The impact of COVID-19 has caused many organizations to review otherwise standard operating procedures in the wake of office closures, especially those required by governmental orders.
One such operational item is the reimbursement of mileage to an employee using their own vehicle for employer business purposes.
How Mileage Was Previously Reimbursed
Prior to COVID-19, an employee, typically assigned to one office location, would use reimbursement guidelines for business miles driven and typically consider their assigned office location as the starting point for determination of reimbursable miles. Using this methodology, reimbursement for their commuting miles, getting from their personal residence to their assigned office location, would not be reimbursed.
There were those occasions where, on a given day, an employee having no need to first go to their assigned office location could go directly to an employer business event for the full day or to multiple employer business events during the day, without going to the office location. For these type days, there was no adjustment required for the commute to the office to reduce the reimbursable miles driven. And, other combinations of employer business travel events would perhaps only require a single leg of the typical two-way commute mileage be considered commuting.
The Impact of COVID-19 on Mileage Reimbursement
However, with the various COVID-19 required, or protective, closures of otherwise usual office location work, a home-based employee work environment has been created. As a result, the question of how to handle the otherwise adjustable commuting miles for the reimbursement of employee business miles driven needs to be addressed. And, those adjustments will likely also create the need for modification of existing reimbursement plans.
While there should not be a need for an employee to change their substantiation of costs to be reimbursed, there will be a need to advise employees related to the documentation of the mileage to be submitted. Employee taxation of reimbursed amounts will continue to be contingent on whether a reimbursement is made under an accountable or nonaccountable plan.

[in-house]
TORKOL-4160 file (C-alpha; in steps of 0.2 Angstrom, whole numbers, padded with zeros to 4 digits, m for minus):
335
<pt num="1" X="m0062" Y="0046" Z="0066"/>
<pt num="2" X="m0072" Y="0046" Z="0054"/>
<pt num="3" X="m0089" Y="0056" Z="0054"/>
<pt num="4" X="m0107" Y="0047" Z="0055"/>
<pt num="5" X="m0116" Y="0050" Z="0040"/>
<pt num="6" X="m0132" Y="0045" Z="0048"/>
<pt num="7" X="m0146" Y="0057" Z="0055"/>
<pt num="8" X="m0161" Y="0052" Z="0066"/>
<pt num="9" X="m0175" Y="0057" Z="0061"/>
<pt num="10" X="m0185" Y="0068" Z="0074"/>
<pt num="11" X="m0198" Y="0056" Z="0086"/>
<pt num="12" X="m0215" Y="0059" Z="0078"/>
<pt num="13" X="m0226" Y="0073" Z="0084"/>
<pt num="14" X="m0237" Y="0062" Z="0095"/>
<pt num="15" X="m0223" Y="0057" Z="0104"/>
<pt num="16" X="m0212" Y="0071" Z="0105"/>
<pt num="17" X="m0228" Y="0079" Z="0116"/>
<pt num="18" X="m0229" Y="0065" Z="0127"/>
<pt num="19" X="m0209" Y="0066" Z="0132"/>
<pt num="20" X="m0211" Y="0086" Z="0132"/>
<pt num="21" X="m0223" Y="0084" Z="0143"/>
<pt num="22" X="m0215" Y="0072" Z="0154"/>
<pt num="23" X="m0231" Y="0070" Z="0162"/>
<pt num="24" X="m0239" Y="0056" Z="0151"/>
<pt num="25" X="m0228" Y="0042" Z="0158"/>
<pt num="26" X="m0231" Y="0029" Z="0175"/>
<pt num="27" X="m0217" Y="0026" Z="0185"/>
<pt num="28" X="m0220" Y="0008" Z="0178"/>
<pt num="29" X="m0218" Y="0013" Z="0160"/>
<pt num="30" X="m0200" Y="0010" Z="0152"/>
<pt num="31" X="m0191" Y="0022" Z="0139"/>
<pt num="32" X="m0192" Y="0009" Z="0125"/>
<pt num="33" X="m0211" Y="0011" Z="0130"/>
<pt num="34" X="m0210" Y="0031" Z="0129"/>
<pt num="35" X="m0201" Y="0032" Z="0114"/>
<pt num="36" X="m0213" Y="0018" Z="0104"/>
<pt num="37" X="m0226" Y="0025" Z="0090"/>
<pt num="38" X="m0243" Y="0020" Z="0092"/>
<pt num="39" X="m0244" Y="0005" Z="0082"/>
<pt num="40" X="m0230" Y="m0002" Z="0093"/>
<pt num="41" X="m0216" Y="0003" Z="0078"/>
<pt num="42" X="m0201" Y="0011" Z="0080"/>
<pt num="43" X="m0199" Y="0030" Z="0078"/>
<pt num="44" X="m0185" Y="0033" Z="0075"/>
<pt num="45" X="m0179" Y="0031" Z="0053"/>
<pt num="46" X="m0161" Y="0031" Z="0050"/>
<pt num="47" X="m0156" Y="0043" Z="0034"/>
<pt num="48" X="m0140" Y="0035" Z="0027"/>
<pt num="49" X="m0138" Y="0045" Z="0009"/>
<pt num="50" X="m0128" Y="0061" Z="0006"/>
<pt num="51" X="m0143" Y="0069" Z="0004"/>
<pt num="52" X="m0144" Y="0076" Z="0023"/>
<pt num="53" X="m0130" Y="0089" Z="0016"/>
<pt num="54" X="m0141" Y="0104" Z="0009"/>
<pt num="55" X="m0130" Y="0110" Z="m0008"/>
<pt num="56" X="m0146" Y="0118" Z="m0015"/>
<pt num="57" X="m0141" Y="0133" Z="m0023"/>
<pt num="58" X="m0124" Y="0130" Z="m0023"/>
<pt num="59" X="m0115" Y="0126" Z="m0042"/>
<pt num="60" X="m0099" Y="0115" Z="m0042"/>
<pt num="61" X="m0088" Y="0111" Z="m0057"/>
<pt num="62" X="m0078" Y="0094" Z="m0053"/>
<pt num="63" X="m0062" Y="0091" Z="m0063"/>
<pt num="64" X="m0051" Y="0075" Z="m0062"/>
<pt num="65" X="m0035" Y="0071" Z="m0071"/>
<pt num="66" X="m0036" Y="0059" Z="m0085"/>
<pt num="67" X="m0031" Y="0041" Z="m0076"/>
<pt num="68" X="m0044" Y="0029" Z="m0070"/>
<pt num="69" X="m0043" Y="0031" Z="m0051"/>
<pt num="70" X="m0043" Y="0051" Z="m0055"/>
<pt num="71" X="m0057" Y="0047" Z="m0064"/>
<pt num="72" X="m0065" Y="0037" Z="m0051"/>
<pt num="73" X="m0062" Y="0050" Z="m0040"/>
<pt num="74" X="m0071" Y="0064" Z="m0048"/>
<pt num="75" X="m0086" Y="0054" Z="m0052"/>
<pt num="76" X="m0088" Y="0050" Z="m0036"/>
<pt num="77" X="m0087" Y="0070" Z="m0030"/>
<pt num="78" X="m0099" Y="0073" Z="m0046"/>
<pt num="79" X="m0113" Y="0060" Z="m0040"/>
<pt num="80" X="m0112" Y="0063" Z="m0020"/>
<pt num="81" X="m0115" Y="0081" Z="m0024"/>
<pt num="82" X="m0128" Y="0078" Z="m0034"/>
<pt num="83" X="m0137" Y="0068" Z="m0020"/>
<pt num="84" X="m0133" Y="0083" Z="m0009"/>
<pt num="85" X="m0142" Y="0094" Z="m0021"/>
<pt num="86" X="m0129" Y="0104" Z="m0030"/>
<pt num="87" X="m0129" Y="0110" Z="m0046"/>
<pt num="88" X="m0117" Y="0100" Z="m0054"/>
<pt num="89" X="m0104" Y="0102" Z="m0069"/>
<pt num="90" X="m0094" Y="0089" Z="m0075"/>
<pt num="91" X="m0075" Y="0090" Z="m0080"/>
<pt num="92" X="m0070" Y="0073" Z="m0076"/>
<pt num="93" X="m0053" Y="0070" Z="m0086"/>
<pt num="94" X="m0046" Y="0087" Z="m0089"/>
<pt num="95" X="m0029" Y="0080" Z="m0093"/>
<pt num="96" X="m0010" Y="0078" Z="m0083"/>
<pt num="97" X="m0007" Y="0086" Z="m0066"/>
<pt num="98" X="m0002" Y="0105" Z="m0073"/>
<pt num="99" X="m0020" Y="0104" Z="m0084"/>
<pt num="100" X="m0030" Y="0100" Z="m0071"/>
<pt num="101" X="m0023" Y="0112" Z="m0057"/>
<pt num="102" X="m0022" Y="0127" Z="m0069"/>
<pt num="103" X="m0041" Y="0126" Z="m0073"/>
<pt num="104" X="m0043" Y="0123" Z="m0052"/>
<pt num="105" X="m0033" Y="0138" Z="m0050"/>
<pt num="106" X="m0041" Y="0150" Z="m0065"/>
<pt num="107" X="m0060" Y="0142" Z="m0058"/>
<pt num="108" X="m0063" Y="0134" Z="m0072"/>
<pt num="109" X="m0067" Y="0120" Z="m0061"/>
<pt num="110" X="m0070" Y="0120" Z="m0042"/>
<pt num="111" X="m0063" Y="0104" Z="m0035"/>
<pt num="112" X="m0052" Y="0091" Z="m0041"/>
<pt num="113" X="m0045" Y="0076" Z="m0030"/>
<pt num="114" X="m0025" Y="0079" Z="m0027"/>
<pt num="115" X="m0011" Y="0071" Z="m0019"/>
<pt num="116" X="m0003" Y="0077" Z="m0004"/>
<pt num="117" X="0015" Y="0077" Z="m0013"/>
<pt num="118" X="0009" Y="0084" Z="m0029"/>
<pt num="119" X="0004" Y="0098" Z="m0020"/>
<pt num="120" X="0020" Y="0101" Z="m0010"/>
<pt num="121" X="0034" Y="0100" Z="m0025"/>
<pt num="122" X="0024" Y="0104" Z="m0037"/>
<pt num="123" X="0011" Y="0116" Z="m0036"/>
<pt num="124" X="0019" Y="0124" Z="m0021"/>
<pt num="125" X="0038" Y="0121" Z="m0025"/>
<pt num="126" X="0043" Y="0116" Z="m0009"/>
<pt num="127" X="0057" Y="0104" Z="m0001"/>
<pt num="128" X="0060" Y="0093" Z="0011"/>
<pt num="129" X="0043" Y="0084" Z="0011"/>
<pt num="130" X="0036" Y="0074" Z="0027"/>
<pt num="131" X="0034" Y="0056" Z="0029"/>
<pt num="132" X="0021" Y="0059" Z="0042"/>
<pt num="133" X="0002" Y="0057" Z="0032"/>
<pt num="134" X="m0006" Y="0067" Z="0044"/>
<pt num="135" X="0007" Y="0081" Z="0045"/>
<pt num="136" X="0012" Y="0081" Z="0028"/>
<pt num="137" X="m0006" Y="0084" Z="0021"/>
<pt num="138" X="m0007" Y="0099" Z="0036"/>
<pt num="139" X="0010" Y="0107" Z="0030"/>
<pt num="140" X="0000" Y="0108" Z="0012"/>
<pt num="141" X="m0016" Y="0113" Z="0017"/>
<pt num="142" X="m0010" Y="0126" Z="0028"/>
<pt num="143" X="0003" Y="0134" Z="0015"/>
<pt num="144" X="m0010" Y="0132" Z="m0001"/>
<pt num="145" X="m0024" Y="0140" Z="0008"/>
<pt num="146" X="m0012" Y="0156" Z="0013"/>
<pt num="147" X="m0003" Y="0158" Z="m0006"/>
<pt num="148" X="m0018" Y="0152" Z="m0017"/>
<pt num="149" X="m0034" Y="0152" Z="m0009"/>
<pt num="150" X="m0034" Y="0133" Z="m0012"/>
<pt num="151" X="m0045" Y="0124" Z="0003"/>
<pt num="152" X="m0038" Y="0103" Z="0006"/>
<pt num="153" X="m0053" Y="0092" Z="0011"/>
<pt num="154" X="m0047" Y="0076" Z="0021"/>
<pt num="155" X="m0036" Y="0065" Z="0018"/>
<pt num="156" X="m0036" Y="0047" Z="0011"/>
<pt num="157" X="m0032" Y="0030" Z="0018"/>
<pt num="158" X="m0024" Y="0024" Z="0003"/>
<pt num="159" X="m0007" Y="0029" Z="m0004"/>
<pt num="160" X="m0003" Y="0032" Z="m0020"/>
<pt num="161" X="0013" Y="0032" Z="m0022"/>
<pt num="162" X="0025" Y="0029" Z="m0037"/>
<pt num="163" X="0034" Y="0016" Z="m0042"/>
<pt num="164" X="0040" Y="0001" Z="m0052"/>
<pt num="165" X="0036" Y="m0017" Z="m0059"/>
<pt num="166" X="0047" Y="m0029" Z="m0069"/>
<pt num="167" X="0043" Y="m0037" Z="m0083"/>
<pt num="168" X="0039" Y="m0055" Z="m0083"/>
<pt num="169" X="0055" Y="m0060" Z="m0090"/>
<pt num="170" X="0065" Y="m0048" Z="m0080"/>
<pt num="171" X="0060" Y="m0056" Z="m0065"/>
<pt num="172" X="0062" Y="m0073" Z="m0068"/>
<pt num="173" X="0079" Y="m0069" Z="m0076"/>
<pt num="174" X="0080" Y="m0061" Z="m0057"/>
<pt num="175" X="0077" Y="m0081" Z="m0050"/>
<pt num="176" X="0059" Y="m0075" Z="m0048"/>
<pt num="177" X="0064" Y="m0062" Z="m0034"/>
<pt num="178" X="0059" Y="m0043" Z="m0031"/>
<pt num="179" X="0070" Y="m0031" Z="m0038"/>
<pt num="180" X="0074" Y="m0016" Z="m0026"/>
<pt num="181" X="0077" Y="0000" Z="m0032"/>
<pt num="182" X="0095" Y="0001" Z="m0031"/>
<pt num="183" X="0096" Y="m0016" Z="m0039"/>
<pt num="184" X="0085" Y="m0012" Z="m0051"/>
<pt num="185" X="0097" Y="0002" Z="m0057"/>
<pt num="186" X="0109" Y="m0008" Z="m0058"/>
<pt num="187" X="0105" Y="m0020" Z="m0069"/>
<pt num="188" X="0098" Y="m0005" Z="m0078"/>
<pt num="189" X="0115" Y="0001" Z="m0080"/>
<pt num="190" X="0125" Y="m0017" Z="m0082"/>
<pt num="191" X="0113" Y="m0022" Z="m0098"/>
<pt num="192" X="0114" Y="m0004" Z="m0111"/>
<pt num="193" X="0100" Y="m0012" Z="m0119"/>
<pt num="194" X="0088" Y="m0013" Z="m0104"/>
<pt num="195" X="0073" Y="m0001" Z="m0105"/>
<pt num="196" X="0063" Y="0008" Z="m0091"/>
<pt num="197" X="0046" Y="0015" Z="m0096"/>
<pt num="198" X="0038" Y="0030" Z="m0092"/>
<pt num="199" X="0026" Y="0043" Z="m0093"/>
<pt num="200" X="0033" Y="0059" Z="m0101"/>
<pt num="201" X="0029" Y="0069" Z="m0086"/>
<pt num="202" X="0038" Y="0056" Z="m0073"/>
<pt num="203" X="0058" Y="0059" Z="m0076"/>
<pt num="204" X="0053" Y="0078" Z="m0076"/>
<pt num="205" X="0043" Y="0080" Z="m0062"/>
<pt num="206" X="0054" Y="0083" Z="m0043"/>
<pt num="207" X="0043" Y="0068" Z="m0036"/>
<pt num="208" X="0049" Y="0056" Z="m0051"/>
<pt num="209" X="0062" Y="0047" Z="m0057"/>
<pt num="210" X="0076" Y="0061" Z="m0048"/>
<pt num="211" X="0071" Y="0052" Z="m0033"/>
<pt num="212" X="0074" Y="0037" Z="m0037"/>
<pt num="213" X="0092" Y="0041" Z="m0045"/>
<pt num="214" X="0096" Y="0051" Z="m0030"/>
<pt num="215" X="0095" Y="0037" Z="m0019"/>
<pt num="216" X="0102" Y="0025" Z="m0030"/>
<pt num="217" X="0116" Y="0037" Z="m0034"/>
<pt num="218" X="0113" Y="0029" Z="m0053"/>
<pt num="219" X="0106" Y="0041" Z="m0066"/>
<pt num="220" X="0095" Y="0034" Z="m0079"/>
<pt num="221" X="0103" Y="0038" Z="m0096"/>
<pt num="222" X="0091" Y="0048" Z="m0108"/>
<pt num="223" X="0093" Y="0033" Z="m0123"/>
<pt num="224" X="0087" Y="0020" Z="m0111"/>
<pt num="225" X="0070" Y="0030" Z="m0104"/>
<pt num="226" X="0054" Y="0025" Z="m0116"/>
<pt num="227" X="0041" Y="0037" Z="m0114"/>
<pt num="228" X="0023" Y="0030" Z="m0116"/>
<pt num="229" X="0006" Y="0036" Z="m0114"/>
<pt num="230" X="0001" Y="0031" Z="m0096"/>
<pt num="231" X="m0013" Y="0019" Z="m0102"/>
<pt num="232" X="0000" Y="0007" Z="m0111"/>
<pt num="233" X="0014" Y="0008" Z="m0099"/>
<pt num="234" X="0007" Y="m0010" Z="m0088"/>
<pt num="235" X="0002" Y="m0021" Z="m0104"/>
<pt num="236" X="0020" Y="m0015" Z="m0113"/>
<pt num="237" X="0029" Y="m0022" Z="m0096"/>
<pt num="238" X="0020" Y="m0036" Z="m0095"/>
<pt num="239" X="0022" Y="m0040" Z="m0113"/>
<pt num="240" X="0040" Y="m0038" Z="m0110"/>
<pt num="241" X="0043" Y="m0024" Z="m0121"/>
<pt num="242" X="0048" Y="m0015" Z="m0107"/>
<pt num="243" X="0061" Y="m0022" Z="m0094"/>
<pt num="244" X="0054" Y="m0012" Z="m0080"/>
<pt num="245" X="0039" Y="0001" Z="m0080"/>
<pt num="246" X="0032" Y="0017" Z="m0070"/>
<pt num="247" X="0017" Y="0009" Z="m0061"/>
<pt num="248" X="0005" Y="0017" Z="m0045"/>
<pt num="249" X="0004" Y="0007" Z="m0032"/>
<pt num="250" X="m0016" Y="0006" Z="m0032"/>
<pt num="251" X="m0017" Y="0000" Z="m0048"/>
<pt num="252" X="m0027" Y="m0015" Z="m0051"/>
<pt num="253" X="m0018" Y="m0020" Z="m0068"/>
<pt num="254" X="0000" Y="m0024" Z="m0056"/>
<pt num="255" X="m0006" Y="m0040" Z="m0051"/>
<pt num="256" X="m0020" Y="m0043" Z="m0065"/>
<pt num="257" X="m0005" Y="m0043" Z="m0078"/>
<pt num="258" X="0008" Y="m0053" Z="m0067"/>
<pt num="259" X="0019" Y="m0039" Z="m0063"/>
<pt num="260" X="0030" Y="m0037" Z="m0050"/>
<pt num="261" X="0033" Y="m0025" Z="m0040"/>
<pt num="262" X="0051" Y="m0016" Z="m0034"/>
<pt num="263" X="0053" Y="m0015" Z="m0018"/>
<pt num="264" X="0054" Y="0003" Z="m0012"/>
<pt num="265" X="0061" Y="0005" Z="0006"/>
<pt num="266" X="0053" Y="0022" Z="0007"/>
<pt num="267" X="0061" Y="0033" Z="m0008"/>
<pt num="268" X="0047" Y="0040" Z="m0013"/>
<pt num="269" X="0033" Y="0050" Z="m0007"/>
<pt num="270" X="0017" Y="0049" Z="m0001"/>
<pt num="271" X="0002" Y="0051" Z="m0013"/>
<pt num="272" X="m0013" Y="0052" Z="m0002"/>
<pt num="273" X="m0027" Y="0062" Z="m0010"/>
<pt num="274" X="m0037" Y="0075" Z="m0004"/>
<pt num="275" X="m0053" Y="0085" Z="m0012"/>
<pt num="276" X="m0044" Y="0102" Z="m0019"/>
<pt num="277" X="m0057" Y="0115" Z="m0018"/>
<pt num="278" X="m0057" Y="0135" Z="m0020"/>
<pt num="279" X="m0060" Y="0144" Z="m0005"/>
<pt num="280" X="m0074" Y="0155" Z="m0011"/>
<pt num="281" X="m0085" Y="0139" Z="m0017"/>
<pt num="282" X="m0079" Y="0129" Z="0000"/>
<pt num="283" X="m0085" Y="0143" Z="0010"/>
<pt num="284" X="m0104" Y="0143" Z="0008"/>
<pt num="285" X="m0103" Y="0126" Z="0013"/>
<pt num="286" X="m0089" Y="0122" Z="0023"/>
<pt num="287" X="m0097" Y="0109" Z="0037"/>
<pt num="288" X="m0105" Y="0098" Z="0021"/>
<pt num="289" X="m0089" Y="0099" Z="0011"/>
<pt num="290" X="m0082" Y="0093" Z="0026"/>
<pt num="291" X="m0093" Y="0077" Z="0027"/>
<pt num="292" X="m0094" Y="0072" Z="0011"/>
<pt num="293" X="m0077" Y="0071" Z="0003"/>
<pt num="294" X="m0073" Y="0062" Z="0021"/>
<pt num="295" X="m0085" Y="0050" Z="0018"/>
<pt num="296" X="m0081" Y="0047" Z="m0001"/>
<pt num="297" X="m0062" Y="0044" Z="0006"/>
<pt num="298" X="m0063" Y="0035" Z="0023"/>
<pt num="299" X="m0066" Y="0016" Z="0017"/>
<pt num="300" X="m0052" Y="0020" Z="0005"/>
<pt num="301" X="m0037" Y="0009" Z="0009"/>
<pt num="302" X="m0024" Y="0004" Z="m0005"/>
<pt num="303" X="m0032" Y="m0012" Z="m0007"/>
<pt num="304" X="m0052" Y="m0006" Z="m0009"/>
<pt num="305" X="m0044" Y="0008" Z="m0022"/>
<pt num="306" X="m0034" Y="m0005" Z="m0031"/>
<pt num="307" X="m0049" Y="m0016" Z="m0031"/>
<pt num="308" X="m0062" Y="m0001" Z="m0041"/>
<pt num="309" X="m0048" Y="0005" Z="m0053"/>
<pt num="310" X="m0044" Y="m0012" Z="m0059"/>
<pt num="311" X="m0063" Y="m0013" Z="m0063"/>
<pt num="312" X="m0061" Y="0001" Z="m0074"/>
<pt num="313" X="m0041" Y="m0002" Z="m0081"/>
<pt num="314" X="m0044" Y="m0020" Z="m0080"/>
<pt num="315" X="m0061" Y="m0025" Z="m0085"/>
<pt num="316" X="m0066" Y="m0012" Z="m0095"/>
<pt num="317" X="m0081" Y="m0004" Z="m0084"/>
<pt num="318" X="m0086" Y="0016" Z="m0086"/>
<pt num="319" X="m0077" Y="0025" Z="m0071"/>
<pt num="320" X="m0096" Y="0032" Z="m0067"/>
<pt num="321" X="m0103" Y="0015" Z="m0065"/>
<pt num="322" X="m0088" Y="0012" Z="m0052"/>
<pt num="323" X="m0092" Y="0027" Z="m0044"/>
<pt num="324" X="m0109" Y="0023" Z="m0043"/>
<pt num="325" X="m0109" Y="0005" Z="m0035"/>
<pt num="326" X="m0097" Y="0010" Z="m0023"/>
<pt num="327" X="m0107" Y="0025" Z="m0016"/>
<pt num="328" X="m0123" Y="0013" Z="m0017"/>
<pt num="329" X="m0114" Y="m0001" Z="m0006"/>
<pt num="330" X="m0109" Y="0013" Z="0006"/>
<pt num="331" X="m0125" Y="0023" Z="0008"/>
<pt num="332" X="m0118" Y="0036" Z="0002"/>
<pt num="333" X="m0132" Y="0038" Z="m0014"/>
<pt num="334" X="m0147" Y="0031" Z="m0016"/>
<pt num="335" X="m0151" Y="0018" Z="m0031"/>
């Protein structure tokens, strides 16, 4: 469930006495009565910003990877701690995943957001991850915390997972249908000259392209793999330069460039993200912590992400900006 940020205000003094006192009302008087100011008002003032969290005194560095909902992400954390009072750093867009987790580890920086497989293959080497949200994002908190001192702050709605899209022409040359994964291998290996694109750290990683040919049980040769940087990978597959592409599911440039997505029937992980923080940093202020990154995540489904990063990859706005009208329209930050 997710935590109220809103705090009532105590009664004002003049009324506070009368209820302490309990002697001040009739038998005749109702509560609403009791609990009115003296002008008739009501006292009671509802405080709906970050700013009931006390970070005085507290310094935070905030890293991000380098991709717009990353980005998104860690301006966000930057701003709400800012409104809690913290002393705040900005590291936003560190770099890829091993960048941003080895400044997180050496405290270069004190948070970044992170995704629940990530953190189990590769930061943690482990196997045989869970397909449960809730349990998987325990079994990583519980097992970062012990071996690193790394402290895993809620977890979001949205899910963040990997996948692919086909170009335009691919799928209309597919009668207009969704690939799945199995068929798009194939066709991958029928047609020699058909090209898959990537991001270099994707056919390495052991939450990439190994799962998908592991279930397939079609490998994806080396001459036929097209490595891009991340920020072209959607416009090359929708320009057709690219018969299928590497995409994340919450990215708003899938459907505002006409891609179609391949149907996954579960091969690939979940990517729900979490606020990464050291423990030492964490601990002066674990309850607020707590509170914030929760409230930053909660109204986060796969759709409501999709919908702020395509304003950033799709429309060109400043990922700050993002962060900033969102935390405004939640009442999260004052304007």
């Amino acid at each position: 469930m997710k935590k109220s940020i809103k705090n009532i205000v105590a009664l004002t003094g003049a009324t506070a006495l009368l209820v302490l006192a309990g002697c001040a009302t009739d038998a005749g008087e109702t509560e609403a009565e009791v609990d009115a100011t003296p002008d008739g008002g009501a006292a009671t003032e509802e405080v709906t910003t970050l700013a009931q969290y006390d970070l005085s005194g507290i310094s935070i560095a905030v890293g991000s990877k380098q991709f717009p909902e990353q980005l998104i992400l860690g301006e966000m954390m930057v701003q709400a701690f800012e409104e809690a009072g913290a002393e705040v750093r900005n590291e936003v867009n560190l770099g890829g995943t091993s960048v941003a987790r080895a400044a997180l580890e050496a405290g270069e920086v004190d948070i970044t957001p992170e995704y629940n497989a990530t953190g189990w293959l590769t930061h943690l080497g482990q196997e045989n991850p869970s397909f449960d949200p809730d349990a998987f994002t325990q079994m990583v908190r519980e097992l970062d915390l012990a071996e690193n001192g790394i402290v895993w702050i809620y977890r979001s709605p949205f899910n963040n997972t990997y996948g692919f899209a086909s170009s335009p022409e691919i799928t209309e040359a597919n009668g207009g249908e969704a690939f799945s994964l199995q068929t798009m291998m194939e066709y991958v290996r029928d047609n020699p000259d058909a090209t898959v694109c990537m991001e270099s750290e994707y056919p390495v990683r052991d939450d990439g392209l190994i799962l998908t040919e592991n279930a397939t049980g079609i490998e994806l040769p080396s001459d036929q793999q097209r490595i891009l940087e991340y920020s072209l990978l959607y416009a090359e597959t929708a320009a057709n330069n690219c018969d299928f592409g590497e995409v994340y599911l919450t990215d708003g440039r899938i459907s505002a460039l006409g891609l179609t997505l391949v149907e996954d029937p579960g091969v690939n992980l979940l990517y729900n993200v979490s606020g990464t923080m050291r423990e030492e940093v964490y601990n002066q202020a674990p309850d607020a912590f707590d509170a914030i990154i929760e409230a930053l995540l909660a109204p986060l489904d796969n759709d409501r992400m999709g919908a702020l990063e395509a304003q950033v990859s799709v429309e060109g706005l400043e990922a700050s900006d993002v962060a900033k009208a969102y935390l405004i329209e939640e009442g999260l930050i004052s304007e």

Mileage if the Office Location is Closed
The key element for making changes in an employer mileage reimbursement plan is having their usual office location closed. If the office location has been closed, there is no need for an employee to go to the office location before traveling to an employer business event. Therefore, there should be no need to adjust the reimbursed miles for commuting miles. The employer reimbursement plan would need to be modified to record when the office closed and that until further notice the office would remain closed and employees are therefore not required to travel to the office to work.
Mileage If the Office Remains Open
However, the office may not close for all operations; it may remain open for certain functions. For those employees required to work at the office location, the reimbursement policies prior to COVID-19 events would be observed. Nothing really changes for these employees. But, for those employees not required to go to the office location, they would be documented as serving at, and for, the convenience of the employer by working from their home location for the employer’s business purposes.
That is an important designation because it should allow the principal place of employer business to transfer to the employee’s home for the determination of reimbursable miles, even though the usual office location is still open for other functions. As a result, the employee does not have to consider a mileage reimbursement adjustment for the commute to the office, because, in effect, for mileage reimbursement, the employer office is now the employee’s home, until subsequent events change such designation.
There are other potential employee deductions that could arise for consideration when using an employee’s home for an employer’s business purpose, those potential deductions require more complex analysis.
Keep Informed on Potential Changes in Guidance
Currently the IRS has not provided official guidance related to mileage reimbursement. It’s important to keep informed on the release of new guidance by the IRS in case it modifies the way items like mileage reimbursement may be tracked in the wake of COVID-19.
There’s a lot to consider when it comes to the organizational impact of COVID-19.
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